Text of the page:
The ache

rishikesh

I went to Rishikesh many years ago. I loved the cool flowing waters of the river Ganga. I love rivers, the stories they carry within themselves, the way rivers flow even as stories around them keep changing.  I found a kind of resonance with Rishikesh and its crisp air.

Years later, my friend went and stayed at The Glasshouse on the Ganges. I fell in love with the images of this beautiful property. I had thought to myself, “When I will have little extra money to splurge, I will stay at The Glasshouse with my mother.”  I wanted to indulge my mother. She had always indulged me in myriad ways. It was my turn to indulge her.

But life on most occasions chooses its own path. By the time, I had little extra money to splurge on a luxurious Rishikesh holiday, my mother was diagnosed with cancer. And the travelling never happened. Because our journey had become a difficult one. Travelling itself had become a luxury considering the nature of her illness.

Now one of my close friends has gone to Rishikesh on a short holiday. And I can’t stop think thinking about the ‘Rishikesh holiday’ I so very wanted with my mother. The holiday that never happened.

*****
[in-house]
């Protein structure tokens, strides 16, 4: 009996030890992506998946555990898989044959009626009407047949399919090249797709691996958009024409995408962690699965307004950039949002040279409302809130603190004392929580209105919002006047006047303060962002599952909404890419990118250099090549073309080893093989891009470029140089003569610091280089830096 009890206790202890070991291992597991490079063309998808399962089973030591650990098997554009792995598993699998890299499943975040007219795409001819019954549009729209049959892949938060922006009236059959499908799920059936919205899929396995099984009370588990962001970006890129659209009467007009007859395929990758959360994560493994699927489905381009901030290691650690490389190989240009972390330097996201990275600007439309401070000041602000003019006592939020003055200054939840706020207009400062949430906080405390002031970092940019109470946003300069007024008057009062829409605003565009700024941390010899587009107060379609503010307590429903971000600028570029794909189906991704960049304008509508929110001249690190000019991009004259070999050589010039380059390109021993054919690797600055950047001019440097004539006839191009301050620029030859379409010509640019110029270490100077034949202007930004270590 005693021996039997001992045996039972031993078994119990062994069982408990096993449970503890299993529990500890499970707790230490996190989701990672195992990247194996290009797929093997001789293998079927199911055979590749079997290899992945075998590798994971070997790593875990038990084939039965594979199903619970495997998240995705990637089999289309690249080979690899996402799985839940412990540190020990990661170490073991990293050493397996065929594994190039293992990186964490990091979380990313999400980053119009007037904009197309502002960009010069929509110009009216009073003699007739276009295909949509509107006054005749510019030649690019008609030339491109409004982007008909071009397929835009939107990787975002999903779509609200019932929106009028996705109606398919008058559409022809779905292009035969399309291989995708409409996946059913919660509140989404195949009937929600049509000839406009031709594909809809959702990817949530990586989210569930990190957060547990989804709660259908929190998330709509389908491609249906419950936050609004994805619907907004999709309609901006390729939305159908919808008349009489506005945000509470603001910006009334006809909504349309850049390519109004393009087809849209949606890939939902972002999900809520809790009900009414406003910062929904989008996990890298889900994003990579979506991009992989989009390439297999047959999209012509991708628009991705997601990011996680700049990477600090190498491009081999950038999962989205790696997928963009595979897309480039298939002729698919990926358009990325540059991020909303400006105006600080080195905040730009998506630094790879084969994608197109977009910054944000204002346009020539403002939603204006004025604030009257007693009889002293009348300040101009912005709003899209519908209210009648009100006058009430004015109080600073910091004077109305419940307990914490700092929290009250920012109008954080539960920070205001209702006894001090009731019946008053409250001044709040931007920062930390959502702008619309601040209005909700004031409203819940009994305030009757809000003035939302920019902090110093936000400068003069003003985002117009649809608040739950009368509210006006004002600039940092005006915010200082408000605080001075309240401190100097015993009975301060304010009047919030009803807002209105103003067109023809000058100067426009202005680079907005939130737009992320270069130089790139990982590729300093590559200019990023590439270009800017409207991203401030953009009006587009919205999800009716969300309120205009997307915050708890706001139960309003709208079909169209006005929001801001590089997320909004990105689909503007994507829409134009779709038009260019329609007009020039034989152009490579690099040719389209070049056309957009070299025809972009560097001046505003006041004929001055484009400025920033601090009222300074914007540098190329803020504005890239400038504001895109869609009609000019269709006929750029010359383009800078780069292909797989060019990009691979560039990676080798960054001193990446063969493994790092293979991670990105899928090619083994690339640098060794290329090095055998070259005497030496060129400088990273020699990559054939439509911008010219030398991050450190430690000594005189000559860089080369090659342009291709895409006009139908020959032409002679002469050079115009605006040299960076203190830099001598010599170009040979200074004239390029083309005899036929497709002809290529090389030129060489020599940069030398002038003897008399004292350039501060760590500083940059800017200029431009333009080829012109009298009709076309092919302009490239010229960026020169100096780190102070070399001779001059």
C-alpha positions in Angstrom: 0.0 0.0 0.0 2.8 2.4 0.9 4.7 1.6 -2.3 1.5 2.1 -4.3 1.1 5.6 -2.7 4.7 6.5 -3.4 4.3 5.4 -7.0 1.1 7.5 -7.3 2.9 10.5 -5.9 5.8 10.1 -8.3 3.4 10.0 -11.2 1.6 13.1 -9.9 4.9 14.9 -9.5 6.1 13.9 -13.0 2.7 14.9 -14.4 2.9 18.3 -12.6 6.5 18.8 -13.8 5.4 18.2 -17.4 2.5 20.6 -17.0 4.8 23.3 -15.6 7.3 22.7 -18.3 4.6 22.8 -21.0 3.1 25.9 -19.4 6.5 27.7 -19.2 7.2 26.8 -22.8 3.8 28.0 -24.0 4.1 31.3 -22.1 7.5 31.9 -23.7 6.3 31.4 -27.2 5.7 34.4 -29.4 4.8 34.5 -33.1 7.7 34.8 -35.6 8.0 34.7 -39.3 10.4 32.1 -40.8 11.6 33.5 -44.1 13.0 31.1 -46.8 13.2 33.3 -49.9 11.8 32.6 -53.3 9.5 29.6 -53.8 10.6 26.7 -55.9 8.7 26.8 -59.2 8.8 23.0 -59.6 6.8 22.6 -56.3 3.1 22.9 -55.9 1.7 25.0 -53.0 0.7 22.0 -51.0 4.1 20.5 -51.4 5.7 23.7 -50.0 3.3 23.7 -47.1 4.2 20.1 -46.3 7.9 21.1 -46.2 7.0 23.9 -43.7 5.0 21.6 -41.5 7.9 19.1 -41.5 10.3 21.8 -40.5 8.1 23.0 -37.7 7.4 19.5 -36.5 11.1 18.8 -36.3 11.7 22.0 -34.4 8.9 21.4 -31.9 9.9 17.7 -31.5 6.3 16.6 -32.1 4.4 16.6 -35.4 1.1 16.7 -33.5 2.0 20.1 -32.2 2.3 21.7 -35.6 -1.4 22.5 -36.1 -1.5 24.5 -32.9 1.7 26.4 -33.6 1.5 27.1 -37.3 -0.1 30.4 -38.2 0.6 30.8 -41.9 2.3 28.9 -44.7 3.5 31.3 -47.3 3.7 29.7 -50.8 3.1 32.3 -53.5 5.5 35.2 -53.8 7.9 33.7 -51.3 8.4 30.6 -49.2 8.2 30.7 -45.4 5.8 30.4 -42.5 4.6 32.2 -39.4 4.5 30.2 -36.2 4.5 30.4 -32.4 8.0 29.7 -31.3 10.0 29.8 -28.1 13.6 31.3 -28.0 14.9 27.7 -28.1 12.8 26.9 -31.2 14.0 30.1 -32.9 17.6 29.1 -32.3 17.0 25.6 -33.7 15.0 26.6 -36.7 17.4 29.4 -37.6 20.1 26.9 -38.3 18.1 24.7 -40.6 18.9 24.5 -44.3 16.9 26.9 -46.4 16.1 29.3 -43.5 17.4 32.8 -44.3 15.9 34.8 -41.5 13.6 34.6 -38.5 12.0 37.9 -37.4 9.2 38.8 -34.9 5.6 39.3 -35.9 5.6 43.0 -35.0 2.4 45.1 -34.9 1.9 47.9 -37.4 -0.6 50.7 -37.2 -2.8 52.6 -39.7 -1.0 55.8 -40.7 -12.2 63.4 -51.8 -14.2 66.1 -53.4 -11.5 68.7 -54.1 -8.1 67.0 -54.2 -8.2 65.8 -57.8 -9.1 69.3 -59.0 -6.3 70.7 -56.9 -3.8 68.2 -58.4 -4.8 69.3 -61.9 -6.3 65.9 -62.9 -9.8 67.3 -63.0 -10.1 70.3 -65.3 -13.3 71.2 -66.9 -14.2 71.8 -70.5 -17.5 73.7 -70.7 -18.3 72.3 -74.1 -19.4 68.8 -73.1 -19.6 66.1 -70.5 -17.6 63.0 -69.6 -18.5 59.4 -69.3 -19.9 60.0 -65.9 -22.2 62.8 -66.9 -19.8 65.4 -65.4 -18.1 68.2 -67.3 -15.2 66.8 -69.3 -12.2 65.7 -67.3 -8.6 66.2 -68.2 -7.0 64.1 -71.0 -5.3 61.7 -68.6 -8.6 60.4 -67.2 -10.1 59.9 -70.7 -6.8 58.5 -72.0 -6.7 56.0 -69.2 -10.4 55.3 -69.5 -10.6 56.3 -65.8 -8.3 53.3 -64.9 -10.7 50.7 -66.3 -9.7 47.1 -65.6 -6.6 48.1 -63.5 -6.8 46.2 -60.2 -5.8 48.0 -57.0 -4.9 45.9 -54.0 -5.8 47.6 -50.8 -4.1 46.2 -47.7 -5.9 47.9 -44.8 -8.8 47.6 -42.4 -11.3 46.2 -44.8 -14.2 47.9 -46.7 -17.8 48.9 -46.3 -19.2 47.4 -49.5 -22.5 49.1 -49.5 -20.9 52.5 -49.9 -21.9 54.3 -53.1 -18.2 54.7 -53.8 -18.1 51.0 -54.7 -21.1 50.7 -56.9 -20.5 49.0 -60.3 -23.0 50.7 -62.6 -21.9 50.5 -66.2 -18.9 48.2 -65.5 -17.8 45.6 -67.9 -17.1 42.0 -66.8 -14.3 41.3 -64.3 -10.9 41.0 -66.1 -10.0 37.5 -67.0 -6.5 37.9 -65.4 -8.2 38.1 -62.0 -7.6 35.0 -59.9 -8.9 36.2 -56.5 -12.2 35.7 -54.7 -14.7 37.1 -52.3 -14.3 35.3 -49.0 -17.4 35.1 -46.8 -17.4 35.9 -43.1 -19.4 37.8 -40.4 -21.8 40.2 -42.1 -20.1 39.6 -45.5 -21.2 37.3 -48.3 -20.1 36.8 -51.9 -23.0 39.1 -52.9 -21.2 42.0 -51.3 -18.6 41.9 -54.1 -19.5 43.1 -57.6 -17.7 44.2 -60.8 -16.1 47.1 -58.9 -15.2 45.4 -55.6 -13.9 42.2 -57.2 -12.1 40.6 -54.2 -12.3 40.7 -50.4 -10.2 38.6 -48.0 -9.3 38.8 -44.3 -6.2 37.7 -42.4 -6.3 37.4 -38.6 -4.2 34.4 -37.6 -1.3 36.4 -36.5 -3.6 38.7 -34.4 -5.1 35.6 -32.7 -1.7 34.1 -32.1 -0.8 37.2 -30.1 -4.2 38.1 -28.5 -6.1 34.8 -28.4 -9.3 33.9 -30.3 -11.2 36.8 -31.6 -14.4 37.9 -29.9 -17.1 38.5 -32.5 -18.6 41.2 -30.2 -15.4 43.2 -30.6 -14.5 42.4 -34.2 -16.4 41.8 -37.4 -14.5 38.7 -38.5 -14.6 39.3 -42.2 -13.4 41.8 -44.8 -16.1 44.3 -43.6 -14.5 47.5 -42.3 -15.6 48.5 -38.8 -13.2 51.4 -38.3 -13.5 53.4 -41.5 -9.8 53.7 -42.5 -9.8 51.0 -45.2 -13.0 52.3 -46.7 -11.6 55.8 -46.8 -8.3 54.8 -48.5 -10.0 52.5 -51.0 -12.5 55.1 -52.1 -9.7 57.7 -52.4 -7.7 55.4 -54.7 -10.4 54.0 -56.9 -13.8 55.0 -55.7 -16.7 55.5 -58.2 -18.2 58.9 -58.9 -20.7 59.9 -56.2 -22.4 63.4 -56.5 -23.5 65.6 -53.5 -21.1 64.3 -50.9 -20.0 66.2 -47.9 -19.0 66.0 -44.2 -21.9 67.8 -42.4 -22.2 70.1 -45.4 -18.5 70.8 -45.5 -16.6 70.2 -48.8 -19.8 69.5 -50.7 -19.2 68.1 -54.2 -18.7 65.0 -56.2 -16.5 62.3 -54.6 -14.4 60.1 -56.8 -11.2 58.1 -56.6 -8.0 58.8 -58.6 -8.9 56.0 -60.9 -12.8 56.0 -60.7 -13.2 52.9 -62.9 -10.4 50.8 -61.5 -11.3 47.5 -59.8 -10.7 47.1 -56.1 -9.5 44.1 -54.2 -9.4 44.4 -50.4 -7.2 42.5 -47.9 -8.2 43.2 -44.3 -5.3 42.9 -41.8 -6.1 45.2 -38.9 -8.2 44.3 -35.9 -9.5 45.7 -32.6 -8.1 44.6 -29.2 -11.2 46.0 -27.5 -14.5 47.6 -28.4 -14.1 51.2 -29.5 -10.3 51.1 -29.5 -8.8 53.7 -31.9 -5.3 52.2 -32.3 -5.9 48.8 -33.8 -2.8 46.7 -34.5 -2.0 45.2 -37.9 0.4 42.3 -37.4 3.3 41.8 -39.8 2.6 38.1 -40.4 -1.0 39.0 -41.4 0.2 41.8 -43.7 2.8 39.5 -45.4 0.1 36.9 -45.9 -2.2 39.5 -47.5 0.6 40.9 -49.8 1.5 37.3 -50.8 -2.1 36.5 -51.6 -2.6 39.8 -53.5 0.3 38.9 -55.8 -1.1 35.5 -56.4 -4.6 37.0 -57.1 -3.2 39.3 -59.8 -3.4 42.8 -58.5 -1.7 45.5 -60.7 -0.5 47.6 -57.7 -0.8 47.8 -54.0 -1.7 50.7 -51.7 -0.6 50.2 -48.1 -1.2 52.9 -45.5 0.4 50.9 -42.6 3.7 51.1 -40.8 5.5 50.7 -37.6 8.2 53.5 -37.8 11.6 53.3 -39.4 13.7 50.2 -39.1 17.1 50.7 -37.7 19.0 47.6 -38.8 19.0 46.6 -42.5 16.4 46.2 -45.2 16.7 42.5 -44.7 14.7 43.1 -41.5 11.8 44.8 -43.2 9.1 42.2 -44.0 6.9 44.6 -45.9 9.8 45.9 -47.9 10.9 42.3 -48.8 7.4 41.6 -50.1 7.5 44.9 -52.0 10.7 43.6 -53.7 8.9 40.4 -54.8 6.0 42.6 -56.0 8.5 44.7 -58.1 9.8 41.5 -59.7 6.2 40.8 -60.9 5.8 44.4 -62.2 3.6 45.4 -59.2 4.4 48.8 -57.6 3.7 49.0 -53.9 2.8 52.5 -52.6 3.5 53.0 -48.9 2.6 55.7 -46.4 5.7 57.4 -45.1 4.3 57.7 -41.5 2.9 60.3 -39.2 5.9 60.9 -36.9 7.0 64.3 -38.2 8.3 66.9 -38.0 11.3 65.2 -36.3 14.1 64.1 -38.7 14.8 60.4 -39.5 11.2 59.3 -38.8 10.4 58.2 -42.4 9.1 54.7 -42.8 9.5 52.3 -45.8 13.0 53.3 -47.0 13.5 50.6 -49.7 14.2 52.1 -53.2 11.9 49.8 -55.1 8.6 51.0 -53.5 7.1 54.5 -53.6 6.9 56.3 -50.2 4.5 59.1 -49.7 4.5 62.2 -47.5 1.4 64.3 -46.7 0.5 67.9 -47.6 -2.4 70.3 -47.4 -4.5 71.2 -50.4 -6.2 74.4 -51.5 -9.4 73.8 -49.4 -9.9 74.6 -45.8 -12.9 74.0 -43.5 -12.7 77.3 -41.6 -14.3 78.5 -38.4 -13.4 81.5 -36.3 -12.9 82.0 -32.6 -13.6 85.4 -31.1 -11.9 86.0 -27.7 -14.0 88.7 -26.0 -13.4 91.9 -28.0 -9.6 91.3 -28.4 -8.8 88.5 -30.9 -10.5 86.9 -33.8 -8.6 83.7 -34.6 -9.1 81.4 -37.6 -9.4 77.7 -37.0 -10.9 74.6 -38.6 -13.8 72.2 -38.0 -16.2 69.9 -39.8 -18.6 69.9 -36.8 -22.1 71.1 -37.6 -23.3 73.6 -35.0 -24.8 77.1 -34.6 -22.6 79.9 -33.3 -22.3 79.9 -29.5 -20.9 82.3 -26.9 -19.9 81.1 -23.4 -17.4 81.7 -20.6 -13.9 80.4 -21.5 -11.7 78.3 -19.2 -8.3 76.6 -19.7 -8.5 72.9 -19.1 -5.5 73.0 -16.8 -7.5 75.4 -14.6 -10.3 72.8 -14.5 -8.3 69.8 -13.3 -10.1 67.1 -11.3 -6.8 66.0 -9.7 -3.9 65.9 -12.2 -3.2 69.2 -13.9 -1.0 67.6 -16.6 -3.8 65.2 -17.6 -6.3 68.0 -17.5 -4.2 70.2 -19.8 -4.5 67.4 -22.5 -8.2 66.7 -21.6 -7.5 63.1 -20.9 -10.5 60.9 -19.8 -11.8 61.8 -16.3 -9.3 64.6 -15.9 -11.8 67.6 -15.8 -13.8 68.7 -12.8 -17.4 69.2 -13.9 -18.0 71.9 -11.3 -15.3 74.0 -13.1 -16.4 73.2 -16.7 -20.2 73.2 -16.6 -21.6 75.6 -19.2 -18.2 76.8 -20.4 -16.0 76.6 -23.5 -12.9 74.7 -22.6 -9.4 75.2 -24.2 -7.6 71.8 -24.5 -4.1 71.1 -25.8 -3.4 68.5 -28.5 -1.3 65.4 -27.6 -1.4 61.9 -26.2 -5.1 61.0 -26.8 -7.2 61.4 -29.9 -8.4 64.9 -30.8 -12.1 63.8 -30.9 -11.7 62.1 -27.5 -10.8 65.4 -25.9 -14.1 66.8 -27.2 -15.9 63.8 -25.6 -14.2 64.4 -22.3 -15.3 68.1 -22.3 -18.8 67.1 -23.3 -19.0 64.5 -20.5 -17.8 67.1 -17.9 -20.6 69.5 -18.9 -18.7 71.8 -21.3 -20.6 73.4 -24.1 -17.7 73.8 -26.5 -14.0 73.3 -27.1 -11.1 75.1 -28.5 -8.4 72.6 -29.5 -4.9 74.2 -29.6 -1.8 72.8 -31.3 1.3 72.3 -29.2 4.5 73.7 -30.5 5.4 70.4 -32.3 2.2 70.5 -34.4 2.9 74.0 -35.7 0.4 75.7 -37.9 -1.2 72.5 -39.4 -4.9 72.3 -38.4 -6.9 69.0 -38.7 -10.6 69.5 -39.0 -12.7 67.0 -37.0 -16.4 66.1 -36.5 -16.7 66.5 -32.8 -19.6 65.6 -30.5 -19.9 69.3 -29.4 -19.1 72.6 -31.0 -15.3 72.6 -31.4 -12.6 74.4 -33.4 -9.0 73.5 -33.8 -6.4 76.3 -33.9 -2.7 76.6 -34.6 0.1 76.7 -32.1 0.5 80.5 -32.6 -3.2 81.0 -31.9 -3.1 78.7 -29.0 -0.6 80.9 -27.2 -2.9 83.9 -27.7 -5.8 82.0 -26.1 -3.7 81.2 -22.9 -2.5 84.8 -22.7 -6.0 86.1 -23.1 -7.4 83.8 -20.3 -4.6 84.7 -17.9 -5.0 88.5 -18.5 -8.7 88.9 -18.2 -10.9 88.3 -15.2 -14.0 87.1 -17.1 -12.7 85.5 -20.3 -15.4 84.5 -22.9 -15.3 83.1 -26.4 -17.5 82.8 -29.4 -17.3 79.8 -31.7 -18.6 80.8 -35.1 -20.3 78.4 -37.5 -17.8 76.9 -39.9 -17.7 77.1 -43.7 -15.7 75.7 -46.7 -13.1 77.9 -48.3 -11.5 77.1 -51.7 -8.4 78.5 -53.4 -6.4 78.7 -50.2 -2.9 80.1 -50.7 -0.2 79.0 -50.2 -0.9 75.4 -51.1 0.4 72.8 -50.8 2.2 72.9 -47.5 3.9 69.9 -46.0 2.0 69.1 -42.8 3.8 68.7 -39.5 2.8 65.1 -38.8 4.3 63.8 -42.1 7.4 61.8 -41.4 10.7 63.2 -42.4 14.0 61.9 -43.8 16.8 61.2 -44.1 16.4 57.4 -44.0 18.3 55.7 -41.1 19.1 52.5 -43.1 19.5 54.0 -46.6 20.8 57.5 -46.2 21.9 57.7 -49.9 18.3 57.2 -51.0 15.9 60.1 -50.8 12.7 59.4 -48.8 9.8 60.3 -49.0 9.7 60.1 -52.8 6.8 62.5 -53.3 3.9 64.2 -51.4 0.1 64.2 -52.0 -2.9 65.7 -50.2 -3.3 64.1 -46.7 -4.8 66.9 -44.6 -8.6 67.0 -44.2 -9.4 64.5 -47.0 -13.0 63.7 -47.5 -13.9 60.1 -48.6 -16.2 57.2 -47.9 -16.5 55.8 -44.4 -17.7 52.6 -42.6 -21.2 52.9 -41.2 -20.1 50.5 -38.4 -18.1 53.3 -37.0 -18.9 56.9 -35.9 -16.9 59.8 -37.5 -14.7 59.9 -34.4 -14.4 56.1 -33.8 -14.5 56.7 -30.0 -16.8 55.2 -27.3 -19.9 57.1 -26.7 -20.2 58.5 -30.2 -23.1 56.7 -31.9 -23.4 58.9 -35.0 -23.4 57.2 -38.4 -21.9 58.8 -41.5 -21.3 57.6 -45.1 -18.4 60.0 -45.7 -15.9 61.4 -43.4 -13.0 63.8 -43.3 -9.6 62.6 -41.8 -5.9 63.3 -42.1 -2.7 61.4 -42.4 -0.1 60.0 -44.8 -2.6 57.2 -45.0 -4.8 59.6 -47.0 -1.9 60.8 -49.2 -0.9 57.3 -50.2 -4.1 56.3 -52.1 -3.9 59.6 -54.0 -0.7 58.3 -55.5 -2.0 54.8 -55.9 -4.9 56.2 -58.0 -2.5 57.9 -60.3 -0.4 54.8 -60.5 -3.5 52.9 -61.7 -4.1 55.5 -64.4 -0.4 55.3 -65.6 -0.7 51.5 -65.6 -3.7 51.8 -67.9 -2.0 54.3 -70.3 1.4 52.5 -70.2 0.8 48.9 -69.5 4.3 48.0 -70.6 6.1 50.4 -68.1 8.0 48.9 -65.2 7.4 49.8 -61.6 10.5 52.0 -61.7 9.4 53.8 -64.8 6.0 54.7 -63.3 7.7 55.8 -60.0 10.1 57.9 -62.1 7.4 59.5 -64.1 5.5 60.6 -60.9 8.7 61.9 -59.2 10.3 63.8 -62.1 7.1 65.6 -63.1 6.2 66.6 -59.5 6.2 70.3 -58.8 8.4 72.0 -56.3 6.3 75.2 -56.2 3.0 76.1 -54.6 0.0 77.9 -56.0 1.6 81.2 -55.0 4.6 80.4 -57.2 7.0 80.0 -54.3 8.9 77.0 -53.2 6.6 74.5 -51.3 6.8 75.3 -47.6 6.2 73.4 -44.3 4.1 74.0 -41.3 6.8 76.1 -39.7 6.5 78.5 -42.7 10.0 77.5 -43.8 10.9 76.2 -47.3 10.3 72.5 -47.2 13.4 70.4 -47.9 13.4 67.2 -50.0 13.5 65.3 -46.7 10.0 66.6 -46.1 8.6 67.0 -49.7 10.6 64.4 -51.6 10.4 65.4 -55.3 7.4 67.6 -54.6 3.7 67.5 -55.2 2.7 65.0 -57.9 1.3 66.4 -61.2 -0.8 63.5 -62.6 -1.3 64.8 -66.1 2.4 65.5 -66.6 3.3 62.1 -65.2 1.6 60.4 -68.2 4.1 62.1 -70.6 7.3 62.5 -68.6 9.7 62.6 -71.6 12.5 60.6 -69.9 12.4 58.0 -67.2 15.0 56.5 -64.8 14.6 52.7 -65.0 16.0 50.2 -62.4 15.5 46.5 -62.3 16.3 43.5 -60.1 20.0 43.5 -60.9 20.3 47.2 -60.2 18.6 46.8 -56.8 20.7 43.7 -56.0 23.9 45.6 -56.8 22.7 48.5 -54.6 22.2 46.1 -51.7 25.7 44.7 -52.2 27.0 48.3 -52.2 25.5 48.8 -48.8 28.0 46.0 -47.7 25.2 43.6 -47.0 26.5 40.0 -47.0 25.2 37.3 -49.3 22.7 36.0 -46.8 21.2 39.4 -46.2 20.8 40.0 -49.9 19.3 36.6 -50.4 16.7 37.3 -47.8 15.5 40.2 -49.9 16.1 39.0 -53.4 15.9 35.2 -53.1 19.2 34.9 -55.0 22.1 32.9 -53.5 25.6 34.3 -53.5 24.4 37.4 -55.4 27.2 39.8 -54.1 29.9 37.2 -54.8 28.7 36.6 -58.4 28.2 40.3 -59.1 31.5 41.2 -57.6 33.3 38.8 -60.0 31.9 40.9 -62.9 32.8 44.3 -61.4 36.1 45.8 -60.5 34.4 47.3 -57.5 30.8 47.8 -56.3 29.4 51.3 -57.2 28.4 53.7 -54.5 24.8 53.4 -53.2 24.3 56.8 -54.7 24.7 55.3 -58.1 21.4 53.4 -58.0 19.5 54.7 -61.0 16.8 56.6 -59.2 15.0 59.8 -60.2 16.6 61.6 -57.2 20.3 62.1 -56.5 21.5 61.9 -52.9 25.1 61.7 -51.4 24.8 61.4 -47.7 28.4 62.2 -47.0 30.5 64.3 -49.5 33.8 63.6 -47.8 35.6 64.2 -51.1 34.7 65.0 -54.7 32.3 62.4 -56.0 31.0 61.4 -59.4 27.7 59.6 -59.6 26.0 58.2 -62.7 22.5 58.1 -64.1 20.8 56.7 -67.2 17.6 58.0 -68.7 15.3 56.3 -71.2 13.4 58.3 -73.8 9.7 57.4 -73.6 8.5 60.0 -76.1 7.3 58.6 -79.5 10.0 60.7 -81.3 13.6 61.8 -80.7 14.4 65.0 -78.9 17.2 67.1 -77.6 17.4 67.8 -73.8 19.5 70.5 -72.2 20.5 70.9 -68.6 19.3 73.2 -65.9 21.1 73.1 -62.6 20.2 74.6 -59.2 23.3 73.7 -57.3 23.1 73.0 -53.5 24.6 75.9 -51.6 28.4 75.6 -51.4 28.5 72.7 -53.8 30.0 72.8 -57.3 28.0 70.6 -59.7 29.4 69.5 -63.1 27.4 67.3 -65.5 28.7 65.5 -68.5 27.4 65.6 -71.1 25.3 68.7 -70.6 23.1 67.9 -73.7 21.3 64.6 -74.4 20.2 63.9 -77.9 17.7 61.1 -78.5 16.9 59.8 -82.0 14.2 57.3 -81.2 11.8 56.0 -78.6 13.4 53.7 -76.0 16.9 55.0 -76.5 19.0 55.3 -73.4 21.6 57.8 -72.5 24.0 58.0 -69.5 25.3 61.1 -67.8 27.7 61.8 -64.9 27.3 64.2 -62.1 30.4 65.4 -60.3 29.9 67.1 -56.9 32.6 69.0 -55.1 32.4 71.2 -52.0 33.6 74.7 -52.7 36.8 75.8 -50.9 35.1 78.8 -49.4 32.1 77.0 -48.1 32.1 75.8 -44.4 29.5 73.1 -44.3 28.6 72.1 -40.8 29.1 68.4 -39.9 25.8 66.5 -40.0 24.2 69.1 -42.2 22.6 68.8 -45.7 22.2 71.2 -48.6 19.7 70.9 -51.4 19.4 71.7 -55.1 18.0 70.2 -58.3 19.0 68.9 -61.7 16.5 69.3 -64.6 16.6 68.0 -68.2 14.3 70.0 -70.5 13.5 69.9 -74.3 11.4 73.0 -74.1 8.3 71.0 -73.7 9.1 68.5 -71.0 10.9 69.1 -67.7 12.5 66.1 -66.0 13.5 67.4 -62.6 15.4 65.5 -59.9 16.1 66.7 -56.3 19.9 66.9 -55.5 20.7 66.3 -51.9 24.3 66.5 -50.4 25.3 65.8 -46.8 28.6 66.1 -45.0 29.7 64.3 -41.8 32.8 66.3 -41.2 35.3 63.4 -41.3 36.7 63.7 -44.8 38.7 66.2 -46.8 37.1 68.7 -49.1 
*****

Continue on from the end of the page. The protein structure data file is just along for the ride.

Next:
Maybe I shouldn’t have waited for having a little extra money for a luxurious stay at the Glasshouse. Maybe I should have just gone ahead with whatever I had.

Maybe I am living with too many  ‘May Be(s)’.

Three years after my mom died…

It has been exactly three years since I lost my mother. October 18, 2013 is still there in my mind/heart like a photograph. Sitting on my computer today, I am trying to tell you a story. My mother was a wonderful story-teller. I always coaxed her to tell me stories. Again and again. I never got bored of her stories. No one now tells me stories the way she used to.  In the absence of the story-teller, I become the story-teller. Here’s my story of our story.

Love makes you do strange things. Without any struggle. I have never used a handkerchief in my life. But for the last three years, I have always carried this beautiful handkerchief of my mother in my handbag. This soft, humble cotton handkerchief with a pashapali (it’s called so because it resembles a chess board) print reflecting Odisha’s magical textile heritage is my constant companion. My mother never stepped out of the house without her handkerchief. Now, I don’t step out of my house without this handkerchief. My mother travels with me wherever I go.

handkerchief